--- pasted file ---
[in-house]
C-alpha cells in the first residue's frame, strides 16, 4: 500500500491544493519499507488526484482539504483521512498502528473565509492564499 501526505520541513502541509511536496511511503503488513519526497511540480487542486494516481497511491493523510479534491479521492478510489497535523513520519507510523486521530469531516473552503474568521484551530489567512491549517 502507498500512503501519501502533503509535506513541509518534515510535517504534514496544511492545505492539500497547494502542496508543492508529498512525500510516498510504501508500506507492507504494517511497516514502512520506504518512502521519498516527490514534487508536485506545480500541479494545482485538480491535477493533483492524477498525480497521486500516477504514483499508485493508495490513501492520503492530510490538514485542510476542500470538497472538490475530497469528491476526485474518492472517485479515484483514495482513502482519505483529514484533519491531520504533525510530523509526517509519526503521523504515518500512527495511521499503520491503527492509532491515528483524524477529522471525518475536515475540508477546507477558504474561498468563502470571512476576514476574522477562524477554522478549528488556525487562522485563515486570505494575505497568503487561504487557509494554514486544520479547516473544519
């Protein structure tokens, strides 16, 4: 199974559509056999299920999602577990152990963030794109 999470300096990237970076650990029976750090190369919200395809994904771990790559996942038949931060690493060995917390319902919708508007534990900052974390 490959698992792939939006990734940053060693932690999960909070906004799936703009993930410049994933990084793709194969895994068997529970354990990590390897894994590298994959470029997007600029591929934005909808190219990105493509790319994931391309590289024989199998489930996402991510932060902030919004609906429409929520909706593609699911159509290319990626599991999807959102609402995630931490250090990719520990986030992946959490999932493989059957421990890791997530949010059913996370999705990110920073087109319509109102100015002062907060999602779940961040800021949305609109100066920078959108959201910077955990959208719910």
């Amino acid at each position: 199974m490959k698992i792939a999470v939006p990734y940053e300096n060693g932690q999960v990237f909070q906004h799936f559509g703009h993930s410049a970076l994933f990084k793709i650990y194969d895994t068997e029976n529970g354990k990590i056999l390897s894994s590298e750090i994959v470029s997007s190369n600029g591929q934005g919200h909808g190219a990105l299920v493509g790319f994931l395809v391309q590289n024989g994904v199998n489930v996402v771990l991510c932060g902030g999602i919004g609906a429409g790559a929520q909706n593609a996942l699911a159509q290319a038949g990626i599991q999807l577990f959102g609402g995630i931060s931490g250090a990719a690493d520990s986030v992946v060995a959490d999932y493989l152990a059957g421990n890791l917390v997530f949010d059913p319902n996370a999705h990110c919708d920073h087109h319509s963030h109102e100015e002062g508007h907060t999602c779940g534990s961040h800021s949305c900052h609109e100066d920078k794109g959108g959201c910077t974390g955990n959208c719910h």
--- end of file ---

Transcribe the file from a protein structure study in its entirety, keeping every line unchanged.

[in-house]
C-alpha cells in the first residue's frame, strides 16, 4: 500500500491544493519499507488526484482539504483521512498502528473565509492564499 501526505520541513502541509511536496511511503503488513519526497511540480487542486494516481497511491493523510479534491479521492478510489497535523513520519507510523486521530469531516473552503474568521484551530489567512491549517 502507498500512503501519501502533503509535506513541509518534515510535517504534514496544511492545505492539500497547494502542496508543492508529498512525500510516498510504501508500506507492507504494517511497516514502512520506504518512502521519498516527490514534487508536485506545480500541479494545482485538480491535477493533483492524477498525480497521486500516477504514483499508485493508495490513501492520503492530510490538514485542510476542500470538497472538490475530497469528491476526485474518492472517485479515484483514495482513502482519505483529514484533519491531520504533525510530523509526517509519526503521523504515518500512527495511521499503520491503527492509532491515528483524524477529522471525518475536515475540508477546507477558504474561498468563502470571512476576514476574522477562524477554522478549528488556525487562522485563515486570505494575505497568503487561504487557509494554514486544520479547516473544519
């Protein structure tokens, strides 16, 4: 199974559509056999299920999602577990152990963030794109 999470300096990237970076650990029976750090190369919200395809994904771990790559996942038949931060690493060995917390319902919708508007534990900052974390 490959698992792939939006990734940053060693932690999960909070906004799936703009993930410049994933990084793709194969895994068997529970354990990590390897894994590298994959470029997007600029591929934005909808190219990105493509790319994931391309590289024989199998489930996402991510932060902030919004609906429409929520909706593609699911159509290319990626599991999807959102609402995630931490250090990719520990986030992946959490999932493989059957421990890791997530949010059913996370999705990110920073087109319509109102100015002062907060999602779940961040800021949305609109100066920078959108959201910077955990959208719910």
């Amino acid at each position: 199974m490959k698992i792939a999470v939006p990734y940053e300096n060693g932690q999960v990237f909070q906004h799936f559509g703009h993930s410049a970076l994933f990084k793709i650990y194969d895994t068997e029976n529970g354990k990590i056999l390897s894994s590298e750090i994959v470029s997007s190369n600029g591929q934005g919200h909808g190219a990105l299920v493509g790319f994931l395809v391309q590289n024989g994904v199998n489930v996402v771990l991510c932060g902030g999602i919004g609906a429409g790559a929520q909706n593609a996942l699911a159509q290319a038949g990626i599991q999807l577990f959102g609402g995630i931060s931490g250090a990719a690493d520990s986030v992946v060995a959490d999932y493989l152990a059957g421990n890791l917390v997530f949010d059913p319902n996370a999705h990110c919708d920073h087109h319509s963030h109102e100015e002062g508007h907060t999602c779940g534990s961040h800021s949305c900052h609109e100066d920078k794109g959108g959201c910077t974390g955990n959208c719910h």